What are Co-Occurring Disorders?

Co-Occurring disorders happen when someone experiences a Mental Illness and a Substance Use Disorder at the same time

Mental health and Addiction DO NOT discriminate, they can, and do affect all groups of people; These illnesses are common, recurrent, serious and very often show up, hand in hand (CFO Cole Watts and LCDC Howard M. believe approximately 90% of Stages of Recovery clients experience these co-occurring disorders). However, they are treatable, and many people do recover if given the appropriate care, management/life skills and coping skills.
Mental disorders typically involve, drastic changes in thinking, mood, and/or behavior. These disorders influence every aspect of an individual’s life, from connections and relationships with others, rational thinking patterns and choices made.

Formal diagnosis often depends on a individual’s reduction in day to day functioning. For example:

  • Serious mental illness is defined as an adult (over 18) who has had a diagnosable mental, behavior, or emotional disorder, that in turn causes serious impairment that largely limits or inhibits one or more major life activities

  • For youth populations (under 18) “Serious Emotional Disturbance” refers to a diagnosable mental, behavioral, or emotional disorder causing impairment that interferes or severely limits the minor’s role or functioning in family, school, or community activities.

  • Substance use disorders occur when the repeated use of alcohol or drugs overtakes most other aspects of someone’s life or causes significant damages with health, relationships, career, schooling and wellbeing, that are disregarded due to the substance use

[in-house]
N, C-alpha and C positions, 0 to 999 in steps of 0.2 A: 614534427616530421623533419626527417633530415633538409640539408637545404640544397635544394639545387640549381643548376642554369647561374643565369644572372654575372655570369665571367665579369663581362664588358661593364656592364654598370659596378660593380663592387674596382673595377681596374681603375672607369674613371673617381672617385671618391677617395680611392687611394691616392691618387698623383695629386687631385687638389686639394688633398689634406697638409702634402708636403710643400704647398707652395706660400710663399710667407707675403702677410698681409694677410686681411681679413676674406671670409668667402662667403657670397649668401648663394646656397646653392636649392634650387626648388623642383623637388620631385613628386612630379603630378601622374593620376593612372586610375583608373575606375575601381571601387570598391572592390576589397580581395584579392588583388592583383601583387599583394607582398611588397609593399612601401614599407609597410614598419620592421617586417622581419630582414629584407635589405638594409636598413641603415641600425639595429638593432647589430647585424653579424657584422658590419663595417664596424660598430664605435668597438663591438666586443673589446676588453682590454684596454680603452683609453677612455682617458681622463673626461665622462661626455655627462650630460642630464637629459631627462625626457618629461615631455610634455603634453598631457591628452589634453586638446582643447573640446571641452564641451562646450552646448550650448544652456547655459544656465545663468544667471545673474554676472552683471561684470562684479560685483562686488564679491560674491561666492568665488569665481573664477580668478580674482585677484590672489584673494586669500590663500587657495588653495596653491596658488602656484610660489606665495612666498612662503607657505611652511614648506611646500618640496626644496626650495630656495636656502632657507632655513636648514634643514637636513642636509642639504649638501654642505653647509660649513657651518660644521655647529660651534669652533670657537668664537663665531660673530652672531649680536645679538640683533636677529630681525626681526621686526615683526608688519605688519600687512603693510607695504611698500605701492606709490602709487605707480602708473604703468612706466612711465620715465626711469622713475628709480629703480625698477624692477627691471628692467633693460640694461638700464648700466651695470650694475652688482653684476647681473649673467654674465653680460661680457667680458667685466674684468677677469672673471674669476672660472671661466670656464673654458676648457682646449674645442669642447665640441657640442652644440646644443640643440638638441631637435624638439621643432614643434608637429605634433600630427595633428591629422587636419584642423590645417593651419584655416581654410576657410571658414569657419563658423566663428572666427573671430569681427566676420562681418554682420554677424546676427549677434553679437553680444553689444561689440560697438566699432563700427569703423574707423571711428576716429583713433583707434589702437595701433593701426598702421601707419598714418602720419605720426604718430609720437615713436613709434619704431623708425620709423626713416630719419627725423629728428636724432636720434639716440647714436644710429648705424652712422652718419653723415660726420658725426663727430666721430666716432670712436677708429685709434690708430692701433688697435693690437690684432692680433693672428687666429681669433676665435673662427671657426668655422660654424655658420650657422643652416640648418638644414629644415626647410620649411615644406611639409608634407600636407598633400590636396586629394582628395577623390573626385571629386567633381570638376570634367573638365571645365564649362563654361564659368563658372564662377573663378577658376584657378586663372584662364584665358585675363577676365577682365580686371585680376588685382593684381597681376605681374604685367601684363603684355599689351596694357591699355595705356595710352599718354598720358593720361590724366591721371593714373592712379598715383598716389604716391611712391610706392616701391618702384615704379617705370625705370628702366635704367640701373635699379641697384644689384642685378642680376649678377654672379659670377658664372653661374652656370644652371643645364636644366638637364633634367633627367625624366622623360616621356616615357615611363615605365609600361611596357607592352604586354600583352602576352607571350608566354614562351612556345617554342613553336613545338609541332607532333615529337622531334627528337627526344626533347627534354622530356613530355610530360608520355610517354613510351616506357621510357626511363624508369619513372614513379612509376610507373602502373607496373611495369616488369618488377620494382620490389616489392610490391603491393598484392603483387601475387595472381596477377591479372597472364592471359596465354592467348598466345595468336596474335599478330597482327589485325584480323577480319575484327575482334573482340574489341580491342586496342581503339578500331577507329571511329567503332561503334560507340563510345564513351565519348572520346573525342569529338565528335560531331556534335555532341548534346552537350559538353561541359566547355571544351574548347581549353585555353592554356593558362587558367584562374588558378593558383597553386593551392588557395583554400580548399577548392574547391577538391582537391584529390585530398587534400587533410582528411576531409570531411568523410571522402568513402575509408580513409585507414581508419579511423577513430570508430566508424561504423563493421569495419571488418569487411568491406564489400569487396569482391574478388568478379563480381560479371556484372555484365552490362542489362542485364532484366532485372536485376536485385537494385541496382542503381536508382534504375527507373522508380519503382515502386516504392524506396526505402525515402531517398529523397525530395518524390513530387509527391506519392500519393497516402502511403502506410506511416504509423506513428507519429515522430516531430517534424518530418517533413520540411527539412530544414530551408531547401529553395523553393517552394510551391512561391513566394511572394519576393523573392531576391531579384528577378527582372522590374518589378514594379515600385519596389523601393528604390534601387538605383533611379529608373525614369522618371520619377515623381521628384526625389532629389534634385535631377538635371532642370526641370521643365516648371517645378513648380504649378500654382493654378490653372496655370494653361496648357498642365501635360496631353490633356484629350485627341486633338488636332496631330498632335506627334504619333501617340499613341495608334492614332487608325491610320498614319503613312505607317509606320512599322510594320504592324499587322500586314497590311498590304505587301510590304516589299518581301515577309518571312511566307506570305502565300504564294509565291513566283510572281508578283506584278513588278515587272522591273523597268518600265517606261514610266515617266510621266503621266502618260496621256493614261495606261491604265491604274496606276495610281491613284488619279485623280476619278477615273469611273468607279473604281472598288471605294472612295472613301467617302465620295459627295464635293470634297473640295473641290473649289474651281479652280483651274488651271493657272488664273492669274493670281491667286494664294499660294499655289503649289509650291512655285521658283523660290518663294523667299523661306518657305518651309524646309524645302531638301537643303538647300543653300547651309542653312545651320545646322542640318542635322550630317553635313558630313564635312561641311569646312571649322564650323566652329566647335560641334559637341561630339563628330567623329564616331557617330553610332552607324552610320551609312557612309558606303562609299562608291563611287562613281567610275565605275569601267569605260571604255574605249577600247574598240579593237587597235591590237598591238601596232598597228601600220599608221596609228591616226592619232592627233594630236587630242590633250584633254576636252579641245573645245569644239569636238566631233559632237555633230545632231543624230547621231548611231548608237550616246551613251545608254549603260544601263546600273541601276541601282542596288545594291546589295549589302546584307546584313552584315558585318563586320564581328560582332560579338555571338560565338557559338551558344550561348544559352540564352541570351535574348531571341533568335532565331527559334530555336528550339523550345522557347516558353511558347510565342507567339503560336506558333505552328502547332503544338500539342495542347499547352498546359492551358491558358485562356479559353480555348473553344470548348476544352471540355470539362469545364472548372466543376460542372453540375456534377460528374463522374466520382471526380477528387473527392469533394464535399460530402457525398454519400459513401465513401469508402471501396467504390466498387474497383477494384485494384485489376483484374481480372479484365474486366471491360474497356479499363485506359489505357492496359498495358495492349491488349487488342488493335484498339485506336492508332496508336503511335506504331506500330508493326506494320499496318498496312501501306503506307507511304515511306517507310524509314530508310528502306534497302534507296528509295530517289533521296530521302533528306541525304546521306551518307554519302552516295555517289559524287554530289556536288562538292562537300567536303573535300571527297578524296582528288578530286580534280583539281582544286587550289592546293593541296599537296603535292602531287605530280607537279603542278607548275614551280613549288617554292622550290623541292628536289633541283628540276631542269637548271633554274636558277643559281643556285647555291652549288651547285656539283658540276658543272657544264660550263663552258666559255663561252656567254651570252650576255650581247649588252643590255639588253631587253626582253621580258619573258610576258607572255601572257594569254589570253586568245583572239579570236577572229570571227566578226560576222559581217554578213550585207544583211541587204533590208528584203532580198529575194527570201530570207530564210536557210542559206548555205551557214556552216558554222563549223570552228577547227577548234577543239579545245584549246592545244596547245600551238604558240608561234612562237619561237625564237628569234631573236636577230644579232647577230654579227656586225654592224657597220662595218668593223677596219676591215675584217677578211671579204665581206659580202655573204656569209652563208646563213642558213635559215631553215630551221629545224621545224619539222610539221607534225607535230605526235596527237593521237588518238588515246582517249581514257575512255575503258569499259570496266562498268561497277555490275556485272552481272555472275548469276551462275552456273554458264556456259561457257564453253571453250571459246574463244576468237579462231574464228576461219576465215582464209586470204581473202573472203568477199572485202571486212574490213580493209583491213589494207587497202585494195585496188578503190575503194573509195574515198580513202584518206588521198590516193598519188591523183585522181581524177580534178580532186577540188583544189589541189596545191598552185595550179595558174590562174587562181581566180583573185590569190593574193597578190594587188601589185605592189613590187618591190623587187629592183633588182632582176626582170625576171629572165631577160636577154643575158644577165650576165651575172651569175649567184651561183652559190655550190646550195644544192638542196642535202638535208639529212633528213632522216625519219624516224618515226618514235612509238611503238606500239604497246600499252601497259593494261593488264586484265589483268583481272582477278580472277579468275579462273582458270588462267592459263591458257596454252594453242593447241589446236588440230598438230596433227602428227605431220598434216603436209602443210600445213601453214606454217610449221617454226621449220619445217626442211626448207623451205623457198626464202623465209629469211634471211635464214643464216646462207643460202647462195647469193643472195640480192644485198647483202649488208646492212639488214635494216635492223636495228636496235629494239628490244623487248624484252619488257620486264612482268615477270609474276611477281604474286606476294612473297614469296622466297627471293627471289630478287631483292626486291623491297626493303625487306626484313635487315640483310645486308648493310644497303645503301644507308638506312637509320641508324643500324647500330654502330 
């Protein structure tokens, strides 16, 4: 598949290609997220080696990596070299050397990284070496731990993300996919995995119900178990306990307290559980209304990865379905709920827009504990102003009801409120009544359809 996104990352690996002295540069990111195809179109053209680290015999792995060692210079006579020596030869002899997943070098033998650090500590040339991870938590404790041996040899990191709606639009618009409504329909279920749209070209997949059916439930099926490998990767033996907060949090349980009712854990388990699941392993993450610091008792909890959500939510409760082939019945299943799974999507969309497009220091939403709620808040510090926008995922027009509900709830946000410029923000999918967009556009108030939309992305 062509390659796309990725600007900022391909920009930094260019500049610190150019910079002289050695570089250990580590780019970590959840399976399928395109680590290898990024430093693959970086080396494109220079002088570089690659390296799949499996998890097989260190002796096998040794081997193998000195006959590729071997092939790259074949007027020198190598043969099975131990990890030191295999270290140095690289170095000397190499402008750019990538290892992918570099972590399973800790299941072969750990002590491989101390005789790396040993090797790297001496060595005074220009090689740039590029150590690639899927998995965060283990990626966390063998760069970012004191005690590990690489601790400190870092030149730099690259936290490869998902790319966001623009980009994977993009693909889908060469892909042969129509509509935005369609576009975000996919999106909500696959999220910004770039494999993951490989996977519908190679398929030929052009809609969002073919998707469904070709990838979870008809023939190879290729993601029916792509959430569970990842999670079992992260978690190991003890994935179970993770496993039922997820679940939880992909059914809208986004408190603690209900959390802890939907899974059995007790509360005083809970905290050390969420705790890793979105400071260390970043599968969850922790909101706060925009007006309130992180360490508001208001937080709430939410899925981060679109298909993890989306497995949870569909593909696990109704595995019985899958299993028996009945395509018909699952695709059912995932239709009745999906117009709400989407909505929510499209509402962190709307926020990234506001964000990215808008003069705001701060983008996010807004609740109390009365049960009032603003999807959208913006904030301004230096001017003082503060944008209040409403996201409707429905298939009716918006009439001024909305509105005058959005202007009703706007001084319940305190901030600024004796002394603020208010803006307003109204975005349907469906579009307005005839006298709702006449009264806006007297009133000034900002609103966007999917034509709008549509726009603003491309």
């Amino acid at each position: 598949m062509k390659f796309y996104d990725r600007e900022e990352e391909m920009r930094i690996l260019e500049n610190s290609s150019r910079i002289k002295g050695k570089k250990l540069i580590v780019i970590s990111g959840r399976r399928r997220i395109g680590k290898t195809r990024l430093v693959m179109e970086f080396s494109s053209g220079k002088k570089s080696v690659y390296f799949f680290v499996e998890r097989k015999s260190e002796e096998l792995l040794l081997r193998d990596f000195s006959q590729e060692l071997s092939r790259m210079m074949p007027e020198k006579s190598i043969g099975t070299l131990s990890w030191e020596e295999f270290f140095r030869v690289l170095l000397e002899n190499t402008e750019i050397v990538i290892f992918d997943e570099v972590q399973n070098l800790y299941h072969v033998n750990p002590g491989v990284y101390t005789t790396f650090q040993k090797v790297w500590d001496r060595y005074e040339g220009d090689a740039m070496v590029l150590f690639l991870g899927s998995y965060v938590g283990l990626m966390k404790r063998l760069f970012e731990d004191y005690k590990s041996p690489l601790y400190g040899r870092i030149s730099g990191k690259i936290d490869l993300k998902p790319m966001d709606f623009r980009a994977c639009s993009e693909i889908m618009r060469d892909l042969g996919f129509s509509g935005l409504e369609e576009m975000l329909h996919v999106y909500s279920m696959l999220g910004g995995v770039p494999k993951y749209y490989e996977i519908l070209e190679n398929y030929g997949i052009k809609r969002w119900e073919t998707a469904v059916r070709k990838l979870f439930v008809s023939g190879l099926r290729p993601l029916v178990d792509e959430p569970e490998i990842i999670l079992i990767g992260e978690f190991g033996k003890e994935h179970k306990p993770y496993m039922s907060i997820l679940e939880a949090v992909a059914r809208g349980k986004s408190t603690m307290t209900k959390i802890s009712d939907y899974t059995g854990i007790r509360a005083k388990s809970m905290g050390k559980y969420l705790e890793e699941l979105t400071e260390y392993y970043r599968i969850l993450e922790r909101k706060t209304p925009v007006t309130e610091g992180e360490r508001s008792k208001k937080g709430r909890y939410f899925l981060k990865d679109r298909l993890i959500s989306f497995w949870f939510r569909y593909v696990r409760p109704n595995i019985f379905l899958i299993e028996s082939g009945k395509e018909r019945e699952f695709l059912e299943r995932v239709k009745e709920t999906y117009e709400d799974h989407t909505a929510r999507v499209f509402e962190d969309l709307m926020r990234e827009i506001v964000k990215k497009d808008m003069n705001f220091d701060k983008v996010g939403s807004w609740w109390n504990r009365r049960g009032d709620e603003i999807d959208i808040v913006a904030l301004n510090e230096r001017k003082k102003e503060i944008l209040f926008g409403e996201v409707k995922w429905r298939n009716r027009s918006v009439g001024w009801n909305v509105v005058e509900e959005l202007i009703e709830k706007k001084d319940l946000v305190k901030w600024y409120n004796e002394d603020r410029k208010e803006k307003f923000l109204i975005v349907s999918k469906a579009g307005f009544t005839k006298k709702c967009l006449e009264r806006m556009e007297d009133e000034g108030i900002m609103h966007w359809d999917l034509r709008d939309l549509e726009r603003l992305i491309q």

For more information visit: https://www.samhsa.gov/find-help/disorders

Did you know that addiction to drugs or alcohol is ALSO a mental illness? In 2014, 20.2 million adults in the U.S. had a substance use disorder and 7.9 million had both a substance use disorder and another mental illness. More than half of the people with both a substance use disorder and another mental illness were men (4.1 million). Having two illnesses at the same time is known as “comorbidity” and it can make treating each disorder more difficult.

How Does Stages of Recovery treat Co-Occurring Disorders?

  • All of our counseling staff are masters level clinicians qualified to treat Co-Occurring Disorders and all staff is familiar with the DSM-5
  • We have Psychiatric Mental Health Nurse Practitioners on staff to medically treat the co-occurring disorders our clients experience — they are able to prescribe medications and manage a variety of  medical situations
  • Our curriculum encompasses mental health, psycho-education around mental health, Cognitive Based Therapy (CBT) and mindfulness
  • Early Recovery has life skills productiveness which helps with mental health (e.g. making sure clients get up in the morning, clean their rooms, keep up with their personal hygiene, how to interact in a job interview)
  • All staff collectively works together, counselors talk with house managers, Nurse Practitioners talk with counselors, and so on.
  • If we suspect a co-occurring disorder, our Nurse Practitioner will do an assessment to confirm or deny suspected disorder.
  • We always take into consideration that a co-occurring disorder may have been onset by drug usage and actively monitor symptoms to determine if treatment for this disorder is still necessary
Co-Occurring Disorder Treatment Centers, Stages of Recovery